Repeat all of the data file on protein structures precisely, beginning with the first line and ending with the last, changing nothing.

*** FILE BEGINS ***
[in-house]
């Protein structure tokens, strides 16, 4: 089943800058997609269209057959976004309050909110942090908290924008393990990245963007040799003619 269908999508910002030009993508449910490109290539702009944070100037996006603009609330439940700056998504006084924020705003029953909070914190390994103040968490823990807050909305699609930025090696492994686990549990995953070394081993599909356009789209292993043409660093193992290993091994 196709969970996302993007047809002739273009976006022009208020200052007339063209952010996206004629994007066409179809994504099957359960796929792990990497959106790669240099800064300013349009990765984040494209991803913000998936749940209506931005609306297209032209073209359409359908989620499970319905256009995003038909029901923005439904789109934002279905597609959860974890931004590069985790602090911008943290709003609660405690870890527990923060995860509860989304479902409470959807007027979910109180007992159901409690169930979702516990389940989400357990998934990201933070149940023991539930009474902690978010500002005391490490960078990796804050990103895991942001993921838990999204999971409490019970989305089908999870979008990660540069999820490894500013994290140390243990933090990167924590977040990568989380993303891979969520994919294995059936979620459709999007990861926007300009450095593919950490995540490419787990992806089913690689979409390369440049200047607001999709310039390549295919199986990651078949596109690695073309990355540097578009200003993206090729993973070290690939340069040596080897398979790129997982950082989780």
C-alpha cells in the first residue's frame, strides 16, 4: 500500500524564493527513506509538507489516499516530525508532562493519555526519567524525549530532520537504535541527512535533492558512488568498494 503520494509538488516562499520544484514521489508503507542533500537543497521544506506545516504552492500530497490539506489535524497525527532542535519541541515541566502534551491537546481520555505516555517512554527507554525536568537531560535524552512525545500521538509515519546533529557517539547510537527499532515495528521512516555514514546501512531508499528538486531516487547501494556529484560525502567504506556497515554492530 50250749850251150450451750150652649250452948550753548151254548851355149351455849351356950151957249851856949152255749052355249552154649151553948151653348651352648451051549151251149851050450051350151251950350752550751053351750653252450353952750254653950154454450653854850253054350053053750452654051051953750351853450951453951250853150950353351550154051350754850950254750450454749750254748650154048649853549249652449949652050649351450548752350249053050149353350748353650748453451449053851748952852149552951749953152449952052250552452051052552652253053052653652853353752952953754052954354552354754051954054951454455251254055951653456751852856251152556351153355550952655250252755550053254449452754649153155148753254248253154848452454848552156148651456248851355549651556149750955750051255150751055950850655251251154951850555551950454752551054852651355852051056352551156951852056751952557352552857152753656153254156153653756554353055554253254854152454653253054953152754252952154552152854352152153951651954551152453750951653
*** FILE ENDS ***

[in-house]
């Protein structure tokens, strides 16, 4: 089943800058997609269209057959976004309050909110942090908290924008393990990245963007040799003619 269908999508910002030009993508449910490109290539702009944070100037996006603009609330439940700056998504006084924020705003029953909070914190390994103040968490823990807050909305699609930025090696492994686990549990995953070394081993599909356009789209292993043409660093193992290993091994 196709969970996302993007047809002739273009976006022009208020200052007339063209952010996206004629994007066409179809994504099957359960796929792990990497959106790669240099800064300013349009990765984040494209991803913000998936749940209506931005609306297209032209073209359409359908989620499970319905256009995003038909029901923005439904789109934002279905597609959860974890931004590069985790602090911008943290709003609660405690870890527990923060995860509860989304479902409470959807007027979910109180007992159901409690169930979702516990389940989400357990998934990201933070149940023991539930009474902690978010500002005391490490960078990796804050990103895991942001993921838990999204999971409490019970989305089908999870979008990660540069999820490894500013994290140390243990933090990167924590977040990568989380993303891979969520994919294995059936979620459709999007990861926007300009450095593919950490995540490419787990992806089913690689979409390369440049200047607001999709310039390549295919199986990651078949596109690695073309990355540097578009200003993206090729993973070290690939340069040596080897398979790129997982950082989780």
C-alpha cells in the first residue's frame, strides 16, 4: 500500500524564493527513506509538507489516499516530525508532562493519555526519567524525549530532520537504535541527512535533492558512488568498494 503520494509538488516562499520544484514521489508503507542533500537543497521544506506545516504552492500530497490539506489535524497525527532542535519541541515541566502534551491537546481520555505516555517512554527507554525536568537531560535524552512525545500521538509515519546533529557517539547510537527499532515495528521512516555514514546501512531508499528538486531516487547501494556529484560525502567504506556497515554492530 50250749850251150450451750150652649250452948550753548151254548851355149351455849351356950151957249851856949152255749052355249552154649151553948151653348651352648451051549151251149851050450051350151251950350752550751053351750653252450353952750254653950154454450653854850253054350053053750452654051051953750351853450951453951250853150950353351550154051350754850950254750450454749750254748650154048649853549249652449949652050649351450548752350249053050149353350748353650748453451449053851748952852149552951749953152449952052250552452051052552652253053052653652853353752952953754052954354552354754051954054951454455251254055951653456751852856251152556351153355550952655250252755550053254449452754649153155148753254248253154848452454848552156148651456248851355549651556149750955750051255150751055950850655251251154951850555551950454752551054852651355852051056352551156951852056751952557352552857152753656153254156153653756554353055554253254854152454653253054953152754252952154552152854352152153951651954551152453750951653